David Fair: As we discuss Russia and China, the U.S. seems ready to tackle corruption and kleptocracy with the America COMPETES Act. The Senate passed a measure earlier this week. A vote is being prepared in the House. This multibillion dollar legislation addresses the U.S. supply chain and research, as well as development issues to lessen dependence on Chinese manufactured products. And it's a measure that, at least in the Senate, has a good degree of bipartisan support. You're going to vote in favor, right?
Debbie Dingell: I most definitely am going to vote in favor of it. And I have been urging my leader, Nancy Pelosi, that this bill must get done as soon as possible. We did have a vote on it again on the floor last night. I'm hoping we're in conference. This bill has to get passed. This would invest $52 billion in the domestic manufacturing of desperately needed someone to conduct your chips. I've already been told by Ford that Flat Rock is going to be down again next week because they don't have the chips. This is a competitive issue, and I sometimes wish my colleagues who lived on the coast would get a sense of urgency about the need to get this done. And I hope that we are going to get this done in the next few weeks.
David Fair: This is 89 one WEMU, and we're talking with 12th District Congressional Representative Debbie Dingell. A part of President Biden's budget proposal includes a roughly 10 percent increase in military spending, and it goes up to a total of $773 billion. Now that's more than the combined military spending of the next 11 countries, and there's certainly an argument with all that's going on in Ukraine to make that investment. But is it in justifiable in your mind?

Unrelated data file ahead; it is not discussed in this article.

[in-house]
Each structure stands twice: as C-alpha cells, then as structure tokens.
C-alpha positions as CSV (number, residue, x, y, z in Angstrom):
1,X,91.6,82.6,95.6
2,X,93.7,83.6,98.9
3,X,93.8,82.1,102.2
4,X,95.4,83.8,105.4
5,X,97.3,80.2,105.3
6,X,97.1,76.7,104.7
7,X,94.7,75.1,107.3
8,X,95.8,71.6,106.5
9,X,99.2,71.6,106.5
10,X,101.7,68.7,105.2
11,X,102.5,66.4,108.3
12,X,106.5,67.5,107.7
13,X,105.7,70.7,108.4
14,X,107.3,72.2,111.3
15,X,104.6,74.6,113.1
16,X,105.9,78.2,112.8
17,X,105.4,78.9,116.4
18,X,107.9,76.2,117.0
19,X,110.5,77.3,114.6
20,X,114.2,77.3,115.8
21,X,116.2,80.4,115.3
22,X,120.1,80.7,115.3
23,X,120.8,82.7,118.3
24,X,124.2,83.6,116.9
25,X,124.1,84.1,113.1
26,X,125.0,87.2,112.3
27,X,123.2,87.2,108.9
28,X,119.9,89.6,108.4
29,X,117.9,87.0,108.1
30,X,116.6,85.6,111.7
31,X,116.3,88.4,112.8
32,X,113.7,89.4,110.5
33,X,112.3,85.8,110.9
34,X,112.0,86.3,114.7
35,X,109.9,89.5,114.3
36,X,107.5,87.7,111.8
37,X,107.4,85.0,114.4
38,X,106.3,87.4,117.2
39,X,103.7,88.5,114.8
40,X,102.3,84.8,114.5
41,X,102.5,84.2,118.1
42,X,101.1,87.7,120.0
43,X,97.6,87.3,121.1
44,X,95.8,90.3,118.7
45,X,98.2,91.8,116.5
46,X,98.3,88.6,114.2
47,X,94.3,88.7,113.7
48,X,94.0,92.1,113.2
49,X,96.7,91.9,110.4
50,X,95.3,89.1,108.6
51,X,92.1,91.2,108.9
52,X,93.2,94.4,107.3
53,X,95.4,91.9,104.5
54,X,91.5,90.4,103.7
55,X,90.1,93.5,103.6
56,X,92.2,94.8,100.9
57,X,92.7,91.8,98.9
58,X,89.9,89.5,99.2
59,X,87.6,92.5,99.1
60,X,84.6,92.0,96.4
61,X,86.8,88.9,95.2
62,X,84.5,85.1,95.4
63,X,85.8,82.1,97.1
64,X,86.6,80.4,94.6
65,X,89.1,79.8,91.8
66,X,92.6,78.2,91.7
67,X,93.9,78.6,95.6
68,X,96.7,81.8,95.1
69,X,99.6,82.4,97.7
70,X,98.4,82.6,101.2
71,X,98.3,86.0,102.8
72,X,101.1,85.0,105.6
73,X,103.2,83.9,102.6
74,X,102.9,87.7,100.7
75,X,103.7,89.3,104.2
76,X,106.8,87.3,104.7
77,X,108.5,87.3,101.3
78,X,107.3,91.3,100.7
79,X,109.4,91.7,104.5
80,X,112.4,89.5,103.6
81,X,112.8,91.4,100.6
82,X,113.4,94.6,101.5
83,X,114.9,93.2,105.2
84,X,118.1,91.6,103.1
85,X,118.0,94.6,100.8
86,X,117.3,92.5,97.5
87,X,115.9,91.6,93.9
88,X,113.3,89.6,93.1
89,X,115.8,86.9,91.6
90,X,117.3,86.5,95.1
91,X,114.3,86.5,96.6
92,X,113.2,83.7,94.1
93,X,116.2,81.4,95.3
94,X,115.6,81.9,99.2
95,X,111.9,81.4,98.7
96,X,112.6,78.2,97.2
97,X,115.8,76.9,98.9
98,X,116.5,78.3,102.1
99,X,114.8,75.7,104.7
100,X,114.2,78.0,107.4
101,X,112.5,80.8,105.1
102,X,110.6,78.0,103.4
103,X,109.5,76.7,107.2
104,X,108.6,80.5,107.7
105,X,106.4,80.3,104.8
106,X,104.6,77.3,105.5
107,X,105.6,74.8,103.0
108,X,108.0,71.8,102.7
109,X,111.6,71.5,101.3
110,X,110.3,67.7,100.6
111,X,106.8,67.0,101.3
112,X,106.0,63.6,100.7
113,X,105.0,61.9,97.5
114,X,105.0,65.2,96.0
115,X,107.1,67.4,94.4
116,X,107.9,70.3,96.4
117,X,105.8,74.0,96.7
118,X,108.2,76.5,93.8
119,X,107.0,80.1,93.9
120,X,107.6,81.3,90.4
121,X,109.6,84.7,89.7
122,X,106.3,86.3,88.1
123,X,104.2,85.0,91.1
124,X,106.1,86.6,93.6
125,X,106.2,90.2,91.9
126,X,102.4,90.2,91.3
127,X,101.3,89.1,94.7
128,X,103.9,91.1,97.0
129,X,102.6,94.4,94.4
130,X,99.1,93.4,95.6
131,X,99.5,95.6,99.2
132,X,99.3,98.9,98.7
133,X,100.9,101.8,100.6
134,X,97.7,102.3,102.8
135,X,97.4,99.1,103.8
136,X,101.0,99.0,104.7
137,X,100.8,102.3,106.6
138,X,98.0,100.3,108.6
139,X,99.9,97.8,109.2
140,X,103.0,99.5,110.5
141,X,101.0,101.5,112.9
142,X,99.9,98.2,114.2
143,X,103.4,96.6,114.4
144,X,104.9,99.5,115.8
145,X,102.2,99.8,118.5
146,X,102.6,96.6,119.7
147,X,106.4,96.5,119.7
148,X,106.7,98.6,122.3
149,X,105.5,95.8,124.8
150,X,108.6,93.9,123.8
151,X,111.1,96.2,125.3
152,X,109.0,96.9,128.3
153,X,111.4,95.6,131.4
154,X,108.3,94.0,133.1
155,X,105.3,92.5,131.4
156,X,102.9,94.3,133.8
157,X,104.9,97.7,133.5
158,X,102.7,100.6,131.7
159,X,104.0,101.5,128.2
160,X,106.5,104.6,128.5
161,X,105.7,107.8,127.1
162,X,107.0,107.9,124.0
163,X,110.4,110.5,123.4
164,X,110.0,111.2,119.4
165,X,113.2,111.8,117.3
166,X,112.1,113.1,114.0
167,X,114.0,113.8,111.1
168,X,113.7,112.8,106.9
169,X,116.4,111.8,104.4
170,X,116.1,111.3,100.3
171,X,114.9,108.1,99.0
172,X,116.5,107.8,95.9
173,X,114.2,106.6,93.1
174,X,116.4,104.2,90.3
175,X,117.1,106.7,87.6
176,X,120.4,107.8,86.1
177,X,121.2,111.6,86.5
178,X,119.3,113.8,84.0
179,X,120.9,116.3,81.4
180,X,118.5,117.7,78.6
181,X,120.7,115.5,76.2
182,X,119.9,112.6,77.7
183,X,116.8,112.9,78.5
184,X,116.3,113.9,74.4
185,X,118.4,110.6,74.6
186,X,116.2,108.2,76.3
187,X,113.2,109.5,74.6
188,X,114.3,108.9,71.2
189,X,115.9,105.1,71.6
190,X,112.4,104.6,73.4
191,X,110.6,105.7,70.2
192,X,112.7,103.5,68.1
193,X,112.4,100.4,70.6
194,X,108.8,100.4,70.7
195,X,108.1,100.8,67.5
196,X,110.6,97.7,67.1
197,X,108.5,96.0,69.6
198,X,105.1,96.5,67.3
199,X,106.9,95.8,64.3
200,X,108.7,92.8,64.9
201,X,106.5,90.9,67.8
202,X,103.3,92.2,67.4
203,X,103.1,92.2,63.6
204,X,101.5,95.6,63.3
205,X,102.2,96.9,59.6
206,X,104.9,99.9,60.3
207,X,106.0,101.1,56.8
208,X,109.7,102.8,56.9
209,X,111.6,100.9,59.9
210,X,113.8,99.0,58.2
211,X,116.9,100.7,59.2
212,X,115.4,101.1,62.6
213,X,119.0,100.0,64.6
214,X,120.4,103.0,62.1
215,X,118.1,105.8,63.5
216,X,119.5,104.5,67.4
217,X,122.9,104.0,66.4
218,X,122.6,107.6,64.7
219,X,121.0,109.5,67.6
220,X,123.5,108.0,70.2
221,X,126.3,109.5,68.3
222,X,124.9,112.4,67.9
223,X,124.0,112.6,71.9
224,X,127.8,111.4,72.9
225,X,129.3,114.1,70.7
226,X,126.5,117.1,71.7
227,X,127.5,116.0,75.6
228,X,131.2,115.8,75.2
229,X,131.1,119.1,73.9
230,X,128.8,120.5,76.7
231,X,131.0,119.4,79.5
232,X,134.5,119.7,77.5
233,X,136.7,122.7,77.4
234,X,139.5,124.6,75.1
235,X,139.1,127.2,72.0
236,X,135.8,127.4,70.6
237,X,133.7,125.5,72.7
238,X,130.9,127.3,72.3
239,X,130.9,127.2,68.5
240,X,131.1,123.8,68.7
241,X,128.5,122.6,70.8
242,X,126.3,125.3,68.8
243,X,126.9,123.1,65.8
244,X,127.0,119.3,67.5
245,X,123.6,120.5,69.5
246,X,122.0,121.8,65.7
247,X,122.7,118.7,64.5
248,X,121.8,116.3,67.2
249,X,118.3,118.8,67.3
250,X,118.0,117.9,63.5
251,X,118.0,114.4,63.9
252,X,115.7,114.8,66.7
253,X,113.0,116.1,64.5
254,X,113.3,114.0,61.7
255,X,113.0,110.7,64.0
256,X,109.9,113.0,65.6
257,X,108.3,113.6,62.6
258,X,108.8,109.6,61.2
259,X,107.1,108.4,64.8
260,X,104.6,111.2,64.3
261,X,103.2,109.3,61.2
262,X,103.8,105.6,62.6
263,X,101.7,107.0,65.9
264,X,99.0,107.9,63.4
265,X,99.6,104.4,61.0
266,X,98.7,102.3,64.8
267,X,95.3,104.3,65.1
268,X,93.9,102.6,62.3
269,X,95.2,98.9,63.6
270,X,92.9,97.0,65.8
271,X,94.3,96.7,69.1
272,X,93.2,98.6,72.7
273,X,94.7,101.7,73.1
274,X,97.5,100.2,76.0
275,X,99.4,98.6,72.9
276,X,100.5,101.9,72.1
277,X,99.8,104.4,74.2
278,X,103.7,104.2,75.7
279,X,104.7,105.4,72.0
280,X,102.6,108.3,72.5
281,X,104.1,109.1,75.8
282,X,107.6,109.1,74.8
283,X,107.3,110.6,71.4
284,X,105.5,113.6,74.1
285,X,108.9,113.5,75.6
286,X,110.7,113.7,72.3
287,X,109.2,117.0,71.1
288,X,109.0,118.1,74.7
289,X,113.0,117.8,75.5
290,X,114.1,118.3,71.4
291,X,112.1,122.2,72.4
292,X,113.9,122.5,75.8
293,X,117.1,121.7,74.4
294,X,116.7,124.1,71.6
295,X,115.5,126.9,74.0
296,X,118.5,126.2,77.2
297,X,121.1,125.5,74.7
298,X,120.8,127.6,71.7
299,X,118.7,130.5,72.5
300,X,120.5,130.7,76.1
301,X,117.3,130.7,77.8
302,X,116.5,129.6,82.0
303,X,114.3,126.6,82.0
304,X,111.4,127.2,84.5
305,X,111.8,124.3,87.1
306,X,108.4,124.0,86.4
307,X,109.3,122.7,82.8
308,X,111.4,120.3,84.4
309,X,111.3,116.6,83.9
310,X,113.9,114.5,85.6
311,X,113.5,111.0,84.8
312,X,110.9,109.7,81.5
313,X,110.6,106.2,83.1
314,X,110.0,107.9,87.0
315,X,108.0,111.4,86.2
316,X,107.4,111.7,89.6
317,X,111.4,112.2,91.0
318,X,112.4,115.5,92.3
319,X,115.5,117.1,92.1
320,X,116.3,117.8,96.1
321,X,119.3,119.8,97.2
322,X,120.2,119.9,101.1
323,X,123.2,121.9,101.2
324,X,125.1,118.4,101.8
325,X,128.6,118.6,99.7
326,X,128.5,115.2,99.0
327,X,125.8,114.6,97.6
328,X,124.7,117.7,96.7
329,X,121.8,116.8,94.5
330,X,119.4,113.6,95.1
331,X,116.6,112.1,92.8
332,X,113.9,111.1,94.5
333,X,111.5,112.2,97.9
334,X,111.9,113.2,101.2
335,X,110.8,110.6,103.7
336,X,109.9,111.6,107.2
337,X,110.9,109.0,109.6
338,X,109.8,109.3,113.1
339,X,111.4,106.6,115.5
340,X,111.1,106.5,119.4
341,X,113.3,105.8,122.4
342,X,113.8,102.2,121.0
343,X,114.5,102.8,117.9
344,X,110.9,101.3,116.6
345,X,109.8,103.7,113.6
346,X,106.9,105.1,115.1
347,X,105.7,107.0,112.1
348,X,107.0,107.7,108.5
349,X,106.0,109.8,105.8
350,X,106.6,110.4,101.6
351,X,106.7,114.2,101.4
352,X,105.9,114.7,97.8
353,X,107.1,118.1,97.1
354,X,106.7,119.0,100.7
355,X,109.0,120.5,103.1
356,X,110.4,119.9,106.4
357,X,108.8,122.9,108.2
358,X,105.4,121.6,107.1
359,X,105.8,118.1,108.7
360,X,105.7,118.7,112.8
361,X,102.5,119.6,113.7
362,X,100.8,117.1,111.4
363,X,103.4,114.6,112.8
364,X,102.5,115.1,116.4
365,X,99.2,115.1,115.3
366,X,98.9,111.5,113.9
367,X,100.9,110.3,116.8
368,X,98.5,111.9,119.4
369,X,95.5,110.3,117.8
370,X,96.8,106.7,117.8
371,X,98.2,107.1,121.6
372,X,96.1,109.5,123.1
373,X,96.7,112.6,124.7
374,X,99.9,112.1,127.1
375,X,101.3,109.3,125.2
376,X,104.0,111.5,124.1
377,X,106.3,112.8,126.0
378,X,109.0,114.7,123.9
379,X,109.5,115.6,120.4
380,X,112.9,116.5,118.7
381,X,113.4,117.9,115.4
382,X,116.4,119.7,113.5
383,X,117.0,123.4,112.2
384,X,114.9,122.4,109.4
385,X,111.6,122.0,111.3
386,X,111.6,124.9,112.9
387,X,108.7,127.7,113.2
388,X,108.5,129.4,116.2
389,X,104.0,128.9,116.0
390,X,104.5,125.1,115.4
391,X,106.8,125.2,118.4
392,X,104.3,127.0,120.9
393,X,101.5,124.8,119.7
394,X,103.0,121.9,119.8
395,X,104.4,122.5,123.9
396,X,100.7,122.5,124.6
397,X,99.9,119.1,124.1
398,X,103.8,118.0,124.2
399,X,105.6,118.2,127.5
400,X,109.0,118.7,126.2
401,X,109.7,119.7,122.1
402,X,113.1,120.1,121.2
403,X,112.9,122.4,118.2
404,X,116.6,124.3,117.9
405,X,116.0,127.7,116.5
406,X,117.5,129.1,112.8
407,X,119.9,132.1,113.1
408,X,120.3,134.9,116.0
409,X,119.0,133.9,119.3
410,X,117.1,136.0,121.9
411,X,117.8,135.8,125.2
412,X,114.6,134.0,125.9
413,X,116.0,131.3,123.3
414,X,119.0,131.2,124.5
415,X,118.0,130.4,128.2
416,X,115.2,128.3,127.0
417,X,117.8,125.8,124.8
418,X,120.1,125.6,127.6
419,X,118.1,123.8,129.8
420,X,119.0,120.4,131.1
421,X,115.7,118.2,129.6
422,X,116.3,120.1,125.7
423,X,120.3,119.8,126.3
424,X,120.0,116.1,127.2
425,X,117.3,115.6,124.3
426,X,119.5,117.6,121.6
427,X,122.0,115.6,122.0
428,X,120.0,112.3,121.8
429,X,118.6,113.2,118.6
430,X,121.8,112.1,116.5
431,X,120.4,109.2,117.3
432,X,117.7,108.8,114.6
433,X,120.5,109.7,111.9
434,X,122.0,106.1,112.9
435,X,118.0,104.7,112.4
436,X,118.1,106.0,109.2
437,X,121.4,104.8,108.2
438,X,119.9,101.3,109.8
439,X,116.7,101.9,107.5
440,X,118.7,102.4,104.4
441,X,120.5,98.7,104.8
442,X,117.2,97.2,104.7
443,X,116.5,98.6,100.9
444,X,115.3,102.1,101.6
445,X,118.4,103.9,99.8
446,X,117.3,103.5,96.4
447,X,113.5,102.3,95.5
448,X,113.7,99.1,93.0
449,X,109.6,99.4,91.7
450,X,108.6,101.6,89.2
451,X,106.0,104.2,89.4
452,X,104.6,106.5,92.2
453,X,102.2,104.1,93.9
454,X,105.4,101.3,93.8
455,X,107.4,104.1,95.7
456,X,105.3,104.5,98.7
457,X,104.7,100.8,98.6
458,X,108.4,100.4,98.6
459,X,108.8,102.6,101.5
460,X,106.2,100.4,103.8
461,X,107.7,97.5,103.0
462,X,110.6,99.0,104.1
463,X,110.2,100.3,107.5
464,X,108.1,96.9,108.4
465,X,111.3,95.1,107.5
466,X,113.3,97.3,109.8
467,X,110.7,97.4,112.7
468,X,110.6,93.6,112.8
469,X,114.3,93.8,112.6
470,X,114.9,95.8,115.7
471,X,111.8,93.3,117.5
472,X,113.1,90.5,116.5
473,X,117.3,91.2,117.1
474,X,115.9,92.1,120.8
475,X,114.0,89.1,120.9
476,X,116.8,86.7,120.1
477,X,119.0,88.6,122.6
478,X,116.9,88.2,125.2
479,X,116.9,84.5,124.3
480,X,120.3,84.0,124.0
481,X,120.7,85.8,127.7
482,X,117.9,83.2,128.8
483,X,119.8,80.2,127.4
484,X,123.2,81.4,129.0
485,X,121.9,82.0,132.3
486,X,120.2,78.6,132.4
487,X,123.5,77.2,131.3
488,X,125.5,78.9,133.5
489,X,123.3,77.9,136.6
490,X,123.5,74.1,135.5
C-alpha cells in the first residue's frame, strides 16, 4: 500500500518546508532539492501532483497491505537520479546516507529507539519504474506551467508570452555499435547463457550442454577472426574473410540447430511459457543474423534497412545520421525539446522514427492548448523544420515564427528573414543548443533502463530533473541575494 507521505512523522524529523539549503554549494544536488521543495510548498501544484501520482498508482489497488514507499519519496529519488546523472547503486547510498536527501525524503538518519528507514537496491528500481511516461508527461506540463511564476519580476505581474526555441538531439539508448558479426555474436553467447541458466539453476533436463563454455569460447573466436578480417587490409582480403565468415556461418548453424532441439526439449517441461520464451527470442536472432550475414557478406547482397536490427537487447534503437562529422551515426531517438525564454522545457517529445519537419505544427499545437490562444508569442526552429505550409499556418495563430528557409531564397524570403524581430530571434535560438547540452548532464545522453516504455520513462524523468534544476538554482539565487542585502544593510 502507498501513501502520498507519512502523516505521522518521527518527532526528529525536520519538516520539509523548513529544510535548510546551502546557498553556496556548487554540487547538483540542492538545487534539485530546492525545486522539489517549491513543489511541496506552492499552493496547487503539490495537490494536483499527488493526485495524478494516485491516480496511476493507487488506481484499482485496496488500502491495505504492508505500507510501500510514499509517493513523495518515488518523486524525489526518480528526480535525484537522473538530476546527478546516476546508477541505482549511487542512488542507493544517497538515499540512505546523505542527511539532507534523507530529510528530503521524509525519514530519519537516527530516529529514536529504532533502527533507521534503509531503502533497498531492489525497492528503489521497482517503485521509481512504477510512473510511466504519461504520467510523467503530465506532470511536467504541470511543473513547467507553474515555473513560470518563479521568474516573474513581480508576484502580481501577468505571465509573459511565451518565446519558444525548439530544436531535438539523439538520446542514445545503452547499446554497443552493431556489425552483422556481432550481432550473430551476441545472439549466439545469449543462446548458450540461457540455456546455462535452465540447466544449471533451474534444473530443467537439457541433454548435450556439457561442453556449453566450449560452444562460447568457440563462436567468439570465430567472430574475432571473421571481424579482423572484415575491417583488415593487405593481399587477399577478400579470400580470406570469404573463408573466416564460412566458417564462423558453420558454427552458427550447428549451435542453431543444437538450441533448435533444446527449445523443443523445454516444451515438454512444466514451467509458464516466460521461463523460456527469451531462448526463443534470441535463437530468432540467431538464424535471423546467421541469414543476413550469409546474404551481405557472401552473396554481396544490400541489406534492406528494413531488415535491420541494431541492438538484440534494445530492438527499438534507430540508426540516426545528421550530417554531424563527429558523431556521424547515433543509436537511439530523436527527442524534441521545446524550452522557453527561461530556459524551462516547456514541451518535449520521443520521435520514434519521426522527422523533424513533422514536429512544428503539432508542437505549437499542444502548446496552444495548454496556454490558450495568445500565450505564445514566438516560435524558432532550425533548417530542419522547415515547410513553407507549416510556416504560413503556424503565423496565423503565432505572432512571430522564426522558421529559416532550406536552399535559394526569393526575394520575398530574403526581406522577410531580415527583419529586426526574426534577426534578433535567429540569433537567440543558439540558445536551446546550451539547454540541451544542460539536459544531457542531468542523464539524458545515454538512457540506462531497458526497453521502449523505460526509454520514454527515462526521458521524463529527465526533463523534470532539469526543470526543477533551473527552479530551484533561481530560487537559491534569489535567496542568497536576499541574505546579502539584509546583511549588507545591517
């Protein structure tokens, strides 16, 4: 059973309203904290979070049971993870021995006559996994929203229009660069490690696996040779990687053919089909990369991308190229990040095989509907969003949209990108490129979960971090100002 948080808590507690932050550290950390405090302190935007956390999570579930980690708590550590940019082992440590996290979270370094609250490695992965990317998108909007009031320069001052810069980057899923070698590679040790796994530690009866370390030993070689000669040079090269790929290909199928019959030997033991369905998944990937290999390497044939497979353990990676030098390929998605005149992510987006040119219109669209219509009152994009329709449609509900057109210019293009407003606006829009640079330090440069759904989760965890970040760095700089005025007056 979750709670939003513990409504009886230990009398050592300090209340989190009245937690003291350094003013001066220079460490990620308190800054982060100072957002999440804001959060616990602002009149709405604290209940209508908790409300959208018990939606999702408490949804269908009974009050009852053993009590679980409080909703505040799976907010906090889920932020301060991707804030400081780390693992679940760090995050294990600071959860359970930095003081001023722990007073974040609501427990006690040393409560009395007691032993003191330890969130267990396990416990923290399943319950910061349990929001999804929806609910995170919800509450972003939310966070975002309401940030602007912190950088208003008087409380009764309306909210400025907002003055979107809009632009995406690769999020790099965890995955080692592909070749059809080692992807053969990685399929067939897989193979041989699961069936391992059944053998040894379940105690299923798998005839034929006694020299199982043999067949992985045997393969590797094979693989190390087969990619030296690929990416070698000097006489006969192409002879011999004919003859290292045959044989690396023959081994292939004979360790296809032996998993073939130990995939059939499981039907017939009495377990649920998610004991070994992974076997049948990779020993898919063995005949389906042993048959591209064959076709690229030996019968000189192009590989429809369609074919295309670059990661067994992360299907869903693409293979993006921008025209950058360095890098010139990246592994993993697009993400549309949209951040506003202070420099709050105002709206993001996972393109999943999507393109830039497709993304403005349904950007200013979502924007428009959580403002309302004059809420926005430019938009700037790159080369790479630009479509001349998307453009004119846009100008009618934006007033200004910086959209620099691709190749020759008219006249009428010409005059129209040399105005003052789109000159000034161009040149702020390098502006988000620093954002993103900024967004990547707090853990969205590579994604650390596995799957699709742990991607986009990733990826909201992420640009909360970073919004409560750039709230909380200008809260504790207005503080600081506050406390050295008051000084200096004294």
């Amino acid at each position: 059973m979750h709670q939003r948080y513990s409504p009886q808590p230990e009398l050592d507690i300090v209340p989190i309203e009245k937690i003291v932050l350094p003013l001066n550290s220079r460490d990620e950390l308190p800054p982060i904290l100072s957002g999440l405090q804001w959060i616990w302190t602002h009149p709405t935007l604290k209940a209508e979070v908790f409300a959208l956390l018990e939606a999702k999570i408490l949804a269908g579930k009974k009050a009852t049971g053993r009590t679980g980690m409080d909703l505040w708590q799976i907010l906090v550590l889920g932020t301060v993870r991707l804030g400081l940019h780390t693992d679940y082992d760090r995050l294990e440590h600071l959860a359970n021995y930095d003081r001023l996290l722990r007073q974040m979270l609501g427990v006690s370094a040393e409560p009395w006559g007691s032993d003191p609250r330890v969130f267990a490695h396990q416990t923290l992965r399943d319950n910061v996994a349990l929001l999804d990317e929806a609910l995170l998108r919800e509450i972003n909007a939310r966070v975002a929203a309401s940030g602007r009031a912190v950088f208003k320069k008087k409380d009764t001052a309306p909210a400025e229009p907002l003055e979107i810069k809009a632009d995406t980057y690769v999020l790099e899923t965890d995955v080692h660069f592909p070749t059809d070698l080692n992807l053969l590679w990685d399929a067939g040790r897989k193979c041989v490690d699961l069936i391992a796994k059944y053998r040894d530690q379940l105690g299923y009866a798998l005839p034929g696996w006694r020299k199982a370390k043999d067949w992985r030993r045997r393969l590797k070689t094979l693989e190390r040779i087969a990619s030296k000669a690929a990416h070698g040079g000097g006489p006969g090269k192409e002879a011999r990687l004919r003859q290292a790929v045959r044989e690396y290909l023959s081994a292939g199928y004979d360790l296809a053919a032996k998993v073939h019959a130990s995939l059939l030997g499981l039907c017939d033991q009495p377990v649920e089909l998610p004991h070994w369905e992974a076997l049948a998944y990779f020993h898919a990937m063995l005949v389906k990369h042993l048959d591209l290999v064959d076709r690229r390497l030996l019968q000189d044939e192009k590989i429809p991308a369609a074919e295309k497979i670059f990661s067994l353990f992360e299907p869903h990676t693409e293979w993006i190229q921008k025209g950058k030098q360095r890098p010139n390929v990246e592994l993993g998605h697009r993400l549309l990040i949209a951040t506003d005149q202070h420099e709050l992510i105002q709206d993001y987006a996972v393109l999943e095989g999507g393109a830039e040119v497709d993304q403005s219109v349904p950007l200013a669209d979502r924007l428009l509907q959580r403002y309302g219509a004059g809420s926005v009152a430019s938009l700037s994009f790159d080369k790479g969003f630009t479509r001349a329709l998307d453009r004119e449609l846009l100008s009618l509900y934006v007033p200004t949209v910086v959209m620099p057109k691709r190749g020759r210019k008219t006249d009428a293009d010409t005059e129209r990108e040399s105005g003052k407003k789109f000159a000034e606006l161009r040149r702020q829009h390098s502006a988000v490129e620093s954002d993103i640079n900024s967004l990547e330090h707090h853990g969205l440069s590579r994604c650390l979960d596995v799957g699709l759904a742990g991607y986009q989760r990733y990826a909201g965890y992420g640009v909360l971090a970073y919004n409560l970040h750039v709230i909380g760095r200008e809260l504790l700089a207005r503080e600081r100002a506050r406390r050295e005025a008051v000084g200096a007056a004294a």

Debbie Dingell: You know, it does make the largest investment in our national security in U.S. history. But right now, with all of the threats that we are seeing around the world, we need to strengthen our military and leverage our renewed strength at home to meet these pressing global challenges. And, quite frankly, when you spend time, which I have been during these last few weeks, both Russia and China are ahead of us, and they develop supersonic missiles and other forms of technology that we need to stay current on. Deterrence has always been a form of significant foreign policy and national security. And as we have seen by the invasion into Ukraine, we had a period of peace in the world where we were hoping we were not going to have to invest in these kinds of things. But it is very clear that we need to ensure that we are protecting our country. I believe that is one of the most important things that we're going to do when we need to do this.
David Fair: Is there something wrong in the process that we're spending more than the next 11 countries combined? And yet we've fallen behind in many areas of China and Russia?
Debbie Dingell: I think that our country needs to understand what we have to do to compete with Russia and China. We are a democracy. Those two countries aren't. They have autocrats. They have dictators. But we must make sure that we are armed to go up against not only these two countries, but North Korea, Iran. We have countries that are not democracies with men running them and leading them that one has to worry about their morals with how they feel about world peace and what they are willing to do. And if the United States wants to stay a free and independent country in a world leader, we need to be prepared to protect ourselves.